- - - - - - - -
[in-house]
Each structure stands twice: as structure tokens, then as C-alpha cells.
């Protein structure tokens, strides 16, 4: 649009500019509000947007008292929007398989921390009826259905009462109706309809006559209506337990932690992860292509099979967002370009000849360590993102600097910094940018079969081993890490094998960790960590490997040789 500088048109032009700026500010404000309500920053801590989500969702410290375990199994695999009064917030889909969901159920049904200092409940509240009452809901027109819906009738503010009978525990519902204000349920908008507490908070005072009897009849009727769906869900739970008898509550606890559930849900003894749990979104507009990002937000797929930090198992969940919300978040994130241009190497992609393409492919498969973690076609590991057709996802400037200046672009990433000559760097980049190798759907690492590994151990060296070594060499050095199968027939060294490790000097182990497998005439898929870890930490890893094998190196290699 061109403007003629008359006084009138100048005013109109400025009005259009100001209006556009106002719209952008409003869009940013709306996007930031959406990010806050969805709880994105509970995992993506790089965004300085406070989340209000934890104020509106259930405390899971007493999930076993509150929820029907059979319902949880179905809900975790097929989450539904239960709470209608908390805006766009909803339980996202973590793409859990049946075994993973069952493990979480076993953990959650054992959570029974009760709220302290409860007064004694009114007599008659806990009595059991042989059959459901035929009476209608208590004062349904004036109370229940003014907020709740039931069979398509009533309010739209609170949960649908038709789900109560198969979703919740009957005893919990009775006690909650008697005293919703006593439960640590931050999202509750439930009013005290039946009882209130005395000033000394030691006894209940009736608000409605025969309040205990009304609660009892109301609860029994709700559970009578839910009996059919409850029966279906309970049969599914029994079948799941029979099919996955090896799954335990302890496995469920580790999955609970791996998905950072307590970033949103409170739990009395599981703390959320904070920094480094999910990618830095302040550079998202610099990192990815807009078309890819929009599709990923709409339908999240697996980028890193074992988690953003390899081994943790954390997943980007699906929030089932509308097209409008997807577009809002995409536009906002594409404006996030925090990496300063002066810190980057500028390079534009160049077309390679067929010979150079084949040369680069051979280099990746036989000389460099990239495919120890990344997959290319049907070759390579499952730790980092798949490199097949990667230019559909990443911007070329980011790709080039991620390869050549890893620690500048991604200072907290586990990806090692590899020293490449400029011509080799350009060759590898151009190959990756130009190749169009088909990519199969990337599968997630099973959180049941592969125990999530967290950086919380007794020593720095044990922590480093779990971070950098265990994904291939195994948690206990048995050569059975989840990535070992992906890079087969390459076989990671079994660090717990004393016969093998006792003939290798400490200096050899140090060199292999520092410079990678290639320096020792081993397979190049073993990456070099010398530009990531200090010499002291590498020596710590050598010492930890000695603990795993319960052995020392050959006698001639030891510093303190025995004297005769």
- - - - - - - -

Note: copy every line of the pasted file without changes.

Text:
[in-house]
Each structure stands twice: as structure tokens, then as C-alpha cells.
């Protein structure tokens, strides 16, 4: 649009500019509000947007008292929007398989921390009826259905009462109706309809006559209506337990932690992860292509099979967002370009000849360590993102600097910094940018079969081993890490094998960790960590490997040789 500088048109032009700026500010404000309500920053801590989500969702410290375990199994695999009064917030889909969901159920049904200092409940509240009452809901027109819906009738503010009978525990519902204000349920908008507490908070005072009897009849009727769906869900739970008898509550606890559930849900003894749990979104507009990002937000797929930090198992969940919300978040994130241009190497992609393409492919498969973690076609590991057709996802400037200046672009990433000559760097980049190798759907690492590994151990060296070594060499050095199968027939060294490790000097182990497998005439898929870890930490890893094998190196290699 061109403007003629008359006084009138100048005013109109400025009005259009100001209006556009106002719209952008409003869009940013709306996007930031959406990010806050969805709880994105509970995992993506790089965004300085406070989340209000934890104020509106259930405390899971007493999930076993509150929820029907059979319902949880179905809900975790097929989450539904239960709470209608908390805006766009909803339980996202973590793409859990049946075994993973069952493990979480076993953990959650054992959570029974009760709220302290409860007064004694009114007599008659806990009595059991042989059959459901035929009476209608208590004062349904004036109370229940003014907020709740039931069979398509009533309010739209609170949960649908038709789900109560198969979703919740009957005893919990009775006690909650008697005293919703006593439960640590931050999202509750439930009013005290039946009882209130005395000033000394030691006894209940009736608000409605025969309040205990009304609660009892109301609860029994709700559970009578839910009996059919409850029966279906309970049969599914029994079948799941029979099919996955090896799954335990302890496995469920580790999955609970791996998905950072307590970033949103409170739990009395599981703390959320904070920094480094999910990618830095302040550079998202610099990192990815807009078309890819929009599709990923709409339908999240697996980028890193074992988690953003390899081994943790954390997943980007699906929030089932509308097209409008997807577009809002995409536009906002594409404006996030925090990496300063002066810190980057500028390079534009160049077309390679067929010979150079084949040369680069051979280099990746036989000389460099990239495919120890990344997959290319049907070759390579499952730790980092798949490199097949990667230019559909990443911007070329980011790709080039991620390869050549890893620690500048991604200072907290586990990806090692590899020293490449400029011509080799350009060759590898151009190959990756130009190749169009088909990519199969990337599968997630099973959180049941592969125990999530967290950086919380007794020593720095044990922590480093779990971070950098265990994904291939195994948690206990048995050569059975989840990535070992992906890079087969390459076989990671079994660090717990004393016969093998006792003939290798400490200096050899140090060199292999520092410079990678290639320096020792081993397979190049073993990456070099010398530009990531200090010499002291590498020596710590050598010492930890000695603990795993319960052995020392050959006698001639030891510093303190025995004297005769």